The Greeks celebrate the coming of Lent with an assortment of dishes that are fit for fasting. The main exhibit of every Greek housewife’s culinary triumphs of the day calls for a seafood meal of some sort. Seeing that in my seaside town we can get fresh mussels that are farmed locally, we tend to cook mussel risotto every year on this day.
The recipe derives from the ‘tsipouro’ tavernas in Volos and it is one of the most delicious recipes I have ever prepared. It also works like clockwork: Most of the time I don’t need to add any water after the stock is finished and the timeframes are set to perfection if one indeed uses basmati rice and fresh mussels as the recipe says.
I remember cooking this once for Adrian, my brother-in-law from England. He had visited here in May a few years ago and I had made this for his birthday. I’ve never seen anyone eat his food with so much relish – he actually kept moaning with pleasure from the first mouthful until he polished his plate. I hope you will enjoy this meal half as much as he did!
1 Kg of mussels in their shells (washed/scrubbed)
1 shot glass of ouzo (optional)
1/2 teaspoon curry powder
1/2 teaspoon turmeric (optional, it makes the rice yellow and I love it!)
4-5 fresh onions chopped (or 1 red onion chopped)
1 clove of garlic (chopped)
5 tablespoons of extra virgin olive oil
1 cup of Basmati or Thai rice
1 tomato (skinned and chopped)
Fresh dill (chopped)
Fresh spearmint (chopped)
Have hot water in the kettle at the ready (might be needed towards the end of cooking).
Put a cup of hot water and the ouzo in a pan and bring to boil.
Add mussels, a pinch of curry powder and cover.
When it boils, reduce heat and simmer for 5 minutes stirring gently a couple of times.
Remove from heat. Throw contents onto a sieve but have a bowl underneath to save the liquid! Put the mussels back in the pan and place cover on top to keep warm.
Put the hot liquid carefully through a very fine sieve (with a measuring jug underneath) with some cotton wool in the sieve as to catch the fine grains of sand. What you will then have in the jug is ready-made stock for the risotto (about 2.5 cups).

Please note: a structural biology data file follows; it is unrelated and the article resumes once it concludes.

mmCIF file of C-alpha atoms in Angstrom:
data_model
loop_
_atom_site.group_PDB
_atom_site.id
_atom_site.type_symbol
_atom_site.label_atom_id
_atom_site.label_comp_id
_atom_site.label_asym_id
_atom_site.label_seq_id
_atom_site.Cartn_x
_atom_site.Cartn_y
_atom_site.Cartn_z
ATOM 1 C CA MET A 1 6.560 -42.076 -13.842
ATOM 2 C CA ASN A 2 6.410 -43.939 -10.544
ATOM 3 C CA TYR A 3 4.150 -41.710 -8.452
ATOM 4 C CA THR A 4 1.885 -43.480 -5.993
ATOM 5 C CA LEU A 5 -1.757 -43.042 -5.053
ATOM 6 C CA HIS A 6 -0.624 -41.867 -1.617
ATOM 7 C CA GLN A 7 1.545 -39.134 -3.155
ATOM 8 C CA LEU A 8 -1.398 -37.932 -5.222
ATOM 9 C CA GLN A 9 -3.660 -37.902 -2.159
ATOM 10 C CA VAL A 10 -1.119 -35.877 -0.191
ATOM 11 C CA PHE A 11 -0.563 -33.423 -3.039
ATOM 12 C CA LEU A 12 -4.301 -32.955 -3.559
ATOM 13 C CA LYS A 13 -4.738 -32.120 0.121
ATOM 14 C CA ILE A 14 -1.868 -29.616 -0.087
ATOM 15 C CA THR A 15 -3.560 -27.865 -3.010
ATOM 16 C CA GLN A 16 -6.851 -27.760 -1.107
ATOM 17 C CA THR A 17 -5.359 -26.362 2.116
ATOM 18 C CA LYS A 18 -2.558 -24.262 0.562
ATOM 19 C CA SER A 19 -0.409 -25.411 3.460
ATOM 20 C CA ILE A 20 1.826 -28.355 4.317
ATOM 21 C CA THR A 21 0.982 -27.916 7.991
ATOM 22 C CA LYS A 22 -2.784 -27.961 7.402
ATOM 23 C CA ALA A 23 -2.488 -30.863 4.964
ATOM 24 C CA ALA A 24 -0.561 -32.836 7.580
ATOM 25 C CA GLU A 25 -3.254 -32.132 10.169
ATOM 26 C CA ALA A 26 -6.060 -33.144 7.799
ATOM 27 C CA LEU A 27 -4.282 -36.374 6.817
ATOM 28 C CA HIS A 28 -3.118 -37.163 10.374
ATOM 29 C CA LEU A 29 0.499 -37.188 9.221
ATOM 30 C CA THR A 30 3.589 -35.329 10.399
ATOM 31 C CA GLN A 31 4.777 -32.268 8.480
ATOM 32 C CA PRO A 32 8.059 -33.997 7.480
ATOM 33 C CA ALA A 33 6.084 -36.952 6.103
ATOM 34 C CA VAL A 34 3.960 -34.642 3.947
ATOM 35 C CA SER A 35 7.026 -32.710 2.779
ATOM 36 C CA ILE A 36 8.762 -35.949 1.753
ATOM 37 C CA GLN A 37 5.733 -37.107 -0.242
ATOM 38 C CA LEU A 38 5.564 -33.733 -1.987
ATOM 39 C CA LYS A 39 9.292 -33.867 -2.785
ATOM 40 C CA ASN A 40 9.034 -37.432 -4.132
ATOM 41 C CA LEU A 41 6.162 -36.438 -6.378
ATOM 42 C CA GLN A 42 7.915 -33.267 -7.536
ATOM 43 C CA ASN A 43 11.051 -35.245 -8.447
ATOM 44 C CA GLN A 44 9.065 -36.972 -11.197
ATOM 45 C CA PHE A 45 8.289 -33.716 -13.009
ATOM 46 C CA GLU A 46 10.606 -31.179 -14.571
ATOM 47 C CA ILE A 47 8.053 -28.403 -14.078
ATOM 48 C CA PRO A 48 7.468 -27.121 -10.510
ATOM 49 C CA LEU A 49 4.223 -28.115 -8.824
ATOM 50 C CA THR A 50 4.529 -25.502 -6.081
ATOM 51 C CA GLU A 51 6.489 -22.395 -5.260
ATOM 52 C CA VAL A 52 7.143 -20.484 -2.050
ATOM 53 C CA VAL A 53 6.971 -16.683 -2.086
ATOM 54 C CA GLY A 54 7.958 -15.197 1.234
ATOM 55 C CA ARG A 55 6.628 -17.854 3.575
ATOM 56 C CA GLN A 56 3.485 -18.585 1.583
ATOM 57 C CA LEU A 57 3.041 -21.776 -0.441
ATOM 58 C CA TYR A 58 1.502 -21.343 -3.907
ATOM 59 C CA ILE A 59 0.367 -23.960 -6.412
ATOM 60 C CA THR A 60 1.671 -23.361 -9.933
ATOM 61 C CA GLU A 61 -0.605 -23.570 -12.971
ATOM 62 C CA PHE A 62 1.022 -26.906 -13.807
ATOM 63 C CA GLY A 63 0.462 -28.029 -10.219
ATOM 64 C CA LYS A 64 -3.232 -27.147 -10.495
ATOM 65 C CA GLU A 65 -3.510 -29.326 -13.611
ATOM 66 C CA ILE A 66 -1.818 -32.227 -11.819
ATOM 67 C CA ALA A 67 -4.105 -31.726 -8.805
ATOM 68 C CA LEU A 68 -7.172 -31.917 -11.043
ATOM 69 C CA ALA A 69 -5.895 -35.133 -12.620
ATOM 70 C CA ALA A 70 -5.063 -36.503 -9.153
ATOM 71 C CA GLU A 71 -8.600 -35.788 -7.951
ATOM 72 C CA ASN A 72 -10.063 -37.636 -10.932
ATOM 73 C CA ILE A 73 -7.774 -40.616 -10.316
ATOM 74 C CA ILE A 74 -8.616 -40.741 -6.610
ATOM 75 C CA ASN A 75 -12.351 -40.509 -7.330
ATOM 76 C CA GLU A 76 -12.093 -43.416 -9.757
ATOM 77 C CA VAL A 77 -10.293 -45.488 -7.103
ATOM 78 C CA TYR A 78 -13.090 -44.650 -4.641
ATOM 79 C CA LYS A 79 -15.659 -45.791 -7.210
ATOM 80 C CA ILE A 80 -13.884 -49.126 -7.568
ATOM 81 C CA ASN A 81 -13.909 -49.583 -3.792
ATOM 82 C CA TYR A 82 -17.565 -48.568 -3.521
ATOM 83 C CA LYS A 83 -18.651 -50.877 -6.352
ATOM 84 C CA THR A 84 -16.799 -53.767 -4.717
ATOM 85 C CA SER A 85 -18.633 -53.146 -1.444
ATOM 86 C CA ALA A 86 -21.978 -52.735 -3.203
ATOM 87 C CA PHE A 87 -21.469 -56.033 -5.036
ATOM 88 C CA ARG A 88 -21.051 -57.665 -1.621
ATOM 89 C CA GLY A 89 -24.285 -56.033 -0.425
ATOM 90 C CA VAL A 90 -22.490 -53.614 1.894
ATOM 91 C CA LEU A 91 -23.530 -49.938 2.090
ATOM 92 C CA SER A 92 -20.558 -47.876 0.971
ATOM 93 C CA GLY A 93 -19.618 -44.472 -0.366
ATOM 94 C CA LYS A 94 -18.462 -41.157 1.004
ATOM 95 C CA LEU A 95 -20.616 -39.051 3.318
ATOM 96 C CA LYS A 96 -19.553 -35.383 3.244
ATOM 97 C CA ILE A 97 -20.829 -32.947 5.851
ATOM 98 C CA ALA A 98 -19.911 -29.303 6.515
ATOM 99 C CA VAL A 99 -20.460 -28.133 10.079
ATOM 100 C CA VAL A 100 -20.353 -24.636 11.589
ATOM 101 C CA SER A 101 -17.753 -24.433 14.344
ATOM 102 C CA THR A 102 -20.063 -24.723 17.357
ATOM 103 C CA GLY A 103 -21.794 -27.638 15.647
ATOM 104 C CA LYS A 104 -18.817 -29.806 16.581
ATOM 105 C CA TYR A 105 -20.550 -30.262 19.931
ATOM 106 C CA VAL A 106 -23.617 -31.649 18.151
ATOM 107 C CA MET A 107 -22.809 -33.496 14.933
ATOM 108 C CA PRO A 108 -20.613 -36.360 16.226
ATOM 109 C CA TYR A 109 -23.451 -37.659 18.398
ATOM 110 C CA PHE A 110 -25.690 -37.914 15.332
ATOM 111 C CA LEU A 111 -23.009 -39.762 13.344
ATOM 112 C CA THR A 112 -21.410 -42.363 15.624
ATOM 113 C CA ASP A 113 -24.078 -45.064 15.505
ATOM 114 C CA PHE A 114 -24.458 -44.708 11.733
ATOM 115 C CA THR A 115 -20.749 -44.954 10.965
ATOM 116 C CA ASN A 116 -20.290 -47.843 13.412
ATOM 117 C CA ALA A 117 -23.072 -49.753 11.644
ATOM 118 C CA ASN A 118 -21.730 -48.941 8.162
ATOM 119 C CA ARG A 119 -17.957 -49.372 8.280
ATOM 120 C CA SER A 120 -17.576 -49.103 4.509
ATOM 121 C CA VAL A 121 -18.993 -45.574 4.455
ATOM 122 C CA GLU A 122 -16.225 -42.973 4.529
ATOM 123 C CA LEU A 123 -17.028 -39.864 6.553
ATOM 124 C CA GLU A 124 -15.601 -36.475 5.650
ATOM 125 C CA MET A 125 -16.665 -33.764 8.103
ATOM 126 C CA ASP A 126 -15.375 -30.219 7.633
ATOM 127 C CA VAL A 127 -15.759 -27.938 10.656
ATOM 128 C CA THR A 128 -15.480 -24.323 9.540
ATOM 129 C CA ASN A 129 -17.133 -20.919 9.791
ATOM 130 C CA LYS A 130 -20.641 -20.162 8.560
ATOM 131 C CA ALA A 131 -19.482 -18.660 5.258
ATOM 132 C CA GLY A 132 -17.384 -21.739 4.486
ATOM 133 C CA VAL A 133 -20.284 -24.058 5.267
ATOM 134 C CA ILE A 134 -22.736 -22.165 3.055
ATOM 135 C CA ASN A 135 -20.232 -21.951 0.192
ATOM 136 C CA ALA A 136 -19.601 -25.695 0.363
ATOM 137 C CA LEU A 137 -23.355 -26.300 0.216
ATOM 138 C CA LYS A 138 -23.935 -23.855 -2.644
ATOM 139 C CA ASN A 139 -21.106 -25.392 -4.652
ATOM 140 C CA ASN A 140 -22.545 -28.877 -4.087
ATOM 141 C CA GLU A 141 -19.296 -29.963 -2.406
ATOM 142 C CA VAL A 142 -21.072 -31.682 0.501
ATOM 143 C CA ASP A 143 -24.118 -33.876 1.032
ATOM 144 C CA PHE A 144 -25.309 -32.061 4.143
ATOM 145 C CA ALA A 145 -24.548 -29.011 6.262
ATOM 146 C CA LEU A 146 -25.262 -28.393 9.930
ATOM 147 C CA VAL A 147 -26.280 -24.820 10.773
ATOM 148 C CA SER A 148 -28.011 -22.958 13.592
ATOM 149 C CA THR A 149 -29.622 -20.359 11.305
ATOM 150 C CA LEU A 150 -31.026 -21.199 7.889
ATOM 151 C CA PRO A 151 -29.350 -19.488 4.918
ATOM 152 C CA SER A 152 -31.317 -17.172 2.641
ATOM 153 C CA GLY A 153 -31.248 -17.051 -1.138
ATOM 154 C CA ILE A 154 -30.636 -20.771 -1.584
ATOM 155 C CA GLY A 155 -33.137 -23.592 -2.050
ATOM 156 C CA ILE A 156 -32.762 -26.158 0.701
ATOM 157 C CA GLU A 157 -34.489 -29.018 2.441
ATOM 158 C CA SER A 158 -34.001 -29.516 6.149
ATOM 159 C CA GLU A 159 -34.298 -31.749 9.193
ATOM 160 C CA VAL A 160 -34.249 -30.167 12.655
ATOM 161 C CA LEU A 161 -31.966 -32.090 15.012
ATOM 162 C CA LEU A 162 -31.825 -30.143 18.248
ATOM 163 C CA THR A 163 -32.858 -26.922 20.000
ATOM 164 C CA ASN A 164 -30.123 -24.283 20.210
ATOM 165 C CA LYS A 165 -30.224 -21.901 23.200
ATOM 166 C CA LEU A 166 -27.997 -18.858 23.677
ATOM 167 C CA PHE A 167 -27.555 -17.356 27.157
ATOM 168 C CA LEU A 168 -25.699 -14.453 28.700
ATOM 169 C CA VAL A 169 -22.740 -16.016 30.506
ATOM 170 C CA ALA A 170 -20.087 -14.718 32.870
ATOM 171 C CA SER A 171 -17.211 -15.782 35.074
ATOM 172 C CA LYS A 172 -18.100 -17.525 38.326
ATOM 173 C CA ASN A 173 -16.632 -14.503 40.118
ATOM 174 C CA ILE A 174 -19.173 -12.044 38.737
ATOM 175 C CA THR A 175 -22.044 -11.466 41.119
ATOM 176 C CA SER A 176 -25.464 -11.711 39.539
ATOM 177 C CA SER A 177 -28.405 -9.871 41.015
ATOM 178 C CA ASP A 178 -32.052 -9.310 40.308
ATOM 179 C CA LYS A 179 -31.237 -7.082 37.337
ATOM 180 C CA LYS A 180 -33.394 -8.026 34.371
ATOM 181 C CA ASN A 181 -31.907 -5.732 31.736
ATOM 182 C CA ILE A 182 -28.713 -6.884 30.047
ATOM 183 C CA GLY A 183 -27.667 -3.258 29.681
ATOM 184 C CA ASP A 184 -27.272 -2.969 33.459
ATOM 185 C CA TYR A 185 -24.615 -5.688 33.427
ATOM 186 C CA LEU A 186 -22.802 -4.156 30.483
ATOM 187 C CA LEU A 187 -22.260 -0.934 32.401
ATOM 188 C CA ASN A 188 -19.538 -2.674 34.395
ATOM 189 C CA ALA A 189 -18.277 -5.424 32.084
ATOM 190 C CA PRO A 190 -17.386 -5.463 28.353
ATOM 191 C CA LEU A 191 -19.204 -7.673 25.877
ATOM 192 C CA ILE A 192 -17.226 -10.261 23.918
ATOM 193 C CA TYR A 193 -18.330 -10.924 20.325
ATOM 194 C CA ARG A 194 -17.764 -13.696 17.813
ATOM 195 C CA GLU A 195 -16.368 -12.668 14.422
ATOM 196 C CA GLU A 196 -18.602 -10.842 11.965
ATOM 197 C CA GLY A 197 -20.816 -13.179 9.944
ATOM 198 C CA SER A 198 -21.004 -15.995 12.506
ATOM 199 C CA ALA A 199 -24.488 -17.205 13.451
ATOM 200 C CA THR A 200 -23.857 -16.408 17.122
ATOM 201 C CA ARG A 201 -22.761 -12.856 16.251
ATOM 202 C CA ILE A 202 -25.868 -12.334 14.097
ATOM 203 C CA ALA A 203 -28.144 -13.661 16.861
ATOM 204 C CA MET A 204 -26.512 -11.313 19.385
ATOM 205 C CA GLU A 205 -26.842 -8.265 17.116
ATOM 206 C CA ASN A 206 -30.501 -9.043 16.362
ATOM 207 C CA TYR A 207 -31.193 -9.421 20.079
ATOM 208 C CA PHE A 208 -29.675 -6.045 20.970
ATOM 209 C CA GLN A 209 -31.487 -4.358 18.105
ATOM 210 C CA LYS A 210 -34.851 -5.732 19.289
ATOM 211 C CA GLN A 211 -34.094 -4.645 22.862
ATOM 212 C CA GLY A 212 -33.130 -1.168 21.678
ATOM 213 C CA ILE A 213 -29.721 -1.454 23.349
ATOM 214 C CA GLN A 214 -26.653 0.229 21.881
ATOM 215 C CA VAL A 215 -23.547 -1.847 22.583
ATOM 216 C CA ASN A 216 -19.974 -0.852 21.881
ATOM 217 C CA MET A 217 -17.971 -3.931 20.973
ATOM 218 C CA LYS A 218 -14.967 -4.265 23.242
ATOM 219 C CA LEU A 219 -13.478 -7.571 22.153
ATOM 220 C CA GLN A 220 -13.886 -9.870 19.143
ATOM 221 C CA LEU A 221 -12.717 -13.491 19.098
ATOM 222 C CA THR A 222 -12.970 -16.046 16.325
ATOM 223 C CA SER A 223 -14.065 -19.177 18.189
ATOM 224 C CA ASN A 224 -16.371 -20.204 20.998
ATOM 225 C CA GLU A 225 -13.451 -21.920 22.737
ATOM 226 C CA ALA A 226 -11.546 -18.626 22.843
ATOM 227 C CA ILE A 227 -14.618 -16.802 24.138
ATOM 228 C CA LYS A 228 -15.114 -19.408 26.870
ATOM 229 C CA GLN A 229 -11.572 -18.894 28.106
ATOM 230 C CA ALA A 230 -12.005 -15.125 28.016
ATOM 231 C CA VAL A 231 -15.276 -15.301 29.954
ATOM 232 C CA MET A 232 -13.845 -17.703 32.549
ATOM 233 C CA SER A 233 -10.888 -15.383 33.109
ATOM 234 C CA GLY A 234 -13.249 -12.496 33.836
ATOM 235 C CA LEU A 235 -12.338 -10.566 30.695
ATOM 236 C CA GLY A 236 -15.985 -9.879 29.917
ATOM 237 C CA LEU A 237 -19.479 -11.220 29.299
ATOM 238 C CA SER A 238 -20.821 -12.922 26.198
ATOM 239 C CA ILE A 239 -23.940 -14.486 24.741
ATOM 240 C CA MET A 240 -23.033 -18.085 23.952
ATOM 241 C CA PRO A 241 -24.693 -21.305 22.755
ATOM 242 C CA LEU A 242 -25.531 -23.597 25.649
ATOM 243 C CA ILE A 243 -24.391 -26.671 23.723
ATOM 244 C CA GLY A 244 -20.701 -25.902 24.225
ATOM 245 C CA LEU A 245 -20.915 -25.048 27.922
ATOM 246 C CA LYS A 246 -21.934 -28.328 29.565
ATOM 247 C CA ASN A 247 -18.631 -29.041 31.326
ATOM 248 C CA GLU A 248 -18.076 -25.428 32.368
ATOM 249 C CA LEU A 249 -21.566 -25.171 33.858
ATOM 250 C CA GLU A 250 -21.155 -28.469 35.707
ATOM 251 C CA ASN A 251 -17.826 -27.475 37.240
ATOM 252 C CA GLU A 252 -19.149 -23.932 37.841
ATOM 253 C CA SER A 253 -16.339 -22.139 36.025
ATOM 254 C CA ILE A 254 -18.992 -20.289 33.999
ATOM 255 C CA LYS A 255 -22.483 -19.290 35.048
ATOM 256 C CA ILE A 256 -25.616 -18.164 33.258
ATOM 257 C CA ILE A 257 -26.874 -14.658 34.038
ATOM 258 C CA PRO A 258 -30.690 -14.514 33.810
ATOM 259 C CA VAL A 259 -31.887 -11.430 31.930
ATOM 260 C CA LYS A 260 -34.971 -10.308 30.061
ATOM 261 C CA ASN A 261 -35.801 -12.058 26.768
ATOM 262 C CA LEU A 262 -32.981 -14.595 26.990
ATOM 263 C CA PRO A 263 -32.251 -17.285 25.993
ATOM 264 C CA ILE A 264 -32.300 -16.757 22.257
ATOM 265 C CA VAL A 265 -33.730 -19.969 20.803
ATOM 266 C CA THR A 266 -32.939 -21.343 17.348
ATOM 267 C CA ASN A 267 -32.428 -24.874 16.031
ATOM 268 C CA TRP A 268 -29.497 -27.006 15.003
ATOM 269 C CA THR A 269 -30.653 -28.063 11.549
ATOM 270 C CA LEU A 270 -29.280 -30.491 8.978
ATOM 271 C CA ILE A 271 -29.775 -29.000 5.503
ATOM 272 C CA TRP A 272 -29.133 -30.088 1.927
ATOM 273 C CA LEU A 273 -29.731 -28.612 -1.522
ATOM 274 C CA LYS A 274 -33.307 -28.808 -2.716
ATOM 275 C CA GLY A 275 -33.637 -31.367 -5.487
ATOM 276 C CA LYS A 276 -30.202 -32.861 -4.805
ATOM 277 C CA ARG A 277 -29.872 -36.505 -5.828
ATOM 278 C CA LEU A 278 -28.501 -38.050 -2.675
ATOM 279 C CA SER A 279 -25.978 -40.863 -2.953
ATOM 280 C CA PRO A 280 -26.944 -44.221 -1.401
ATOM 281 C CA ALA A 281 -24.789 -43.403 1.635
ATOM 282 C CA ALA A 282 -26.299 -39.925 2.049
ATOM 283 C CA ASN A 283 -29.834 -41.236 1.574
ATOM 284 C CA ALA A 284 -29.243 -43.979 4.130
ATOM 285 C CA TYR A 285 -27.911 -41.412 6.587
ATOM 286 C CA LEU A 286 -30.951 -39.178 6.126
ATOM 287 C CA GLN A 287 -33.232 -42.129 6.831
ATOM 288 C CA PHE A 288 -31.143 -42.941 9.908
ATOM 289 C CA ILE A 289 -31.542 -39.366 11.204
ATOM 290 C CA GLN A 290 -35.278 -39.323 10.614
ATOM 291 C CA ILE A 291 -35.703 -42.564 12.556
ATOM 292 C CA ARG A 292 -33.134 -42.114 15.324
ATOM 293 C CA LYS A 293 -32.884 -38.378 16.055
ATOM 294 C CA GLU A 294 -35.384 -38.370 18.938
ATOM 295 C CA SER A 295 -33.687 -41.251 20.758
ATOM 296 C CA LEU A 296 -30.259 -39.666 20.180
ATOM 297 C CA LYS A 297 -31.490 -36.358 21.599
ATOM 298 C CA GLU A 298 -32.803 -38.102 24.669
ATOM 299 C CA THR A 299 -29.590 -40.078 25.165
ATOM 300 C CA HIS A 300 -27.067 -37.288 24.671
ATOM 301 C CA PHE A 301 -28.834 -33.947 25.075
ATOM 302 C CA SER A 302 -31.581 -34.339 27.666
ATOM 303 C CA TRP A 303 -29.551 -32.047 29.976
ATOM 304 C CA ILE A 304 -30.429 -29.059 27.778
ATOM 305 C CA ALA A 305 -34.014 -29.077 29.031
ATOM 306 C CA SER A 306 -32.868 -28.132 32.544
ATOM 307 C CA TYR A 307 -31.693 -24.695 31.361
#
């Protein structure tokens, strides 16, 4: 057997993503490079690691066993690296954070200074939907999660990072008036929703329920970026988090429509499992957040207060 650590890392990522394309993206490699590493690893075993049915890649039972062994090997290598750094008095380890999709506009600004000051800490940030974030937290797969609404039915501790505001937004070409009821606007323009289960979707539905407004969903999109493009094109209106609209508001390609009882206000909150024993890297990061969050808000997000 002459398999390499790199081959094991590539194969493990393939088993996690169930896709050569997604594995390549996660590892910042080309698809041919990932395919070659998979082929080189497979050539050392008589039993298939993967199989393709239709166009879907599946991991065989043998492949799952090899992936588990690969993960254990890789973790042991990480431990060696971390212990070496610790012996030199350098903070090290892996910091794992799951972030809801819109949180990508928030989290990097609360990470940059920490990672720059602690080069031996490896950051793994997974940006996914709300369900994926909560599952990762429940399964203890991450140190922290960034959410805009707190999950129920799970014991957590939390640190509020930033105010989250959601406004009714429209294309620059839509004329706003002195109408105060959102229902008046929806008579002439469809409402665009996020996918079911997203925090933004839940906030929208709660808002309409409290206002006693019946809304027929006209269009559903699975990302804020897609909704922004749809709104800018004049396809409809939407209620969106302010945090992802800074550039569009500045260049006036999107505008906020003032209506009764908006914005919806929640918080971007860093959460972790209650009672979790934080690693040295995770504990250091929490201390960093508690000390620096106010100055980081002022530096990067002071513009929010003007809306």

Heat the olive oil in another pan and when hot, add onions, garlic and ½ teaspoon of curry powder.
Sauté for a few seconds. Add the rice, sauté for a minute, then add some of the stock.
Cover and simmer for 12 minutes.
Check regularly and add stock slowly as needed (not all at once). During this time, have a quick check at the mussels and remove any that haven’t opened.
After the 12 minutes, add the tomato, dill, spearmint, pepper and the mussels.
Cover and simmer for 10 minutes.
Check regularly and stir gently from time to time. Add more stock until it’s finished. If more liquid is needed, use hot water from the kettle but very little at a time.
This meal is already salty enough but taste and add a little salt if needed.
Cook until rice is soft. Serve immediately with a green salad – except on Lent Monday, when side dishes like dolmades, butter beans, olives and chalva are obligatory!
Enjoy & “Kali Sarakosti” !!!
- If you cannot get fresh mussels in their shells, you can use frozen mussels without shells. In this case, use about 200 gr for 2 people. Again, you will need to put the liquid through a fine sieve with cotton wool inside as to catch any sand.
- Be generous with the dill and the spearmint – you won’t regret it!
Hungry for more? Browse through all my recipes here: https://effrosinimoss.wordpress.com/category/greek-recipes-2/
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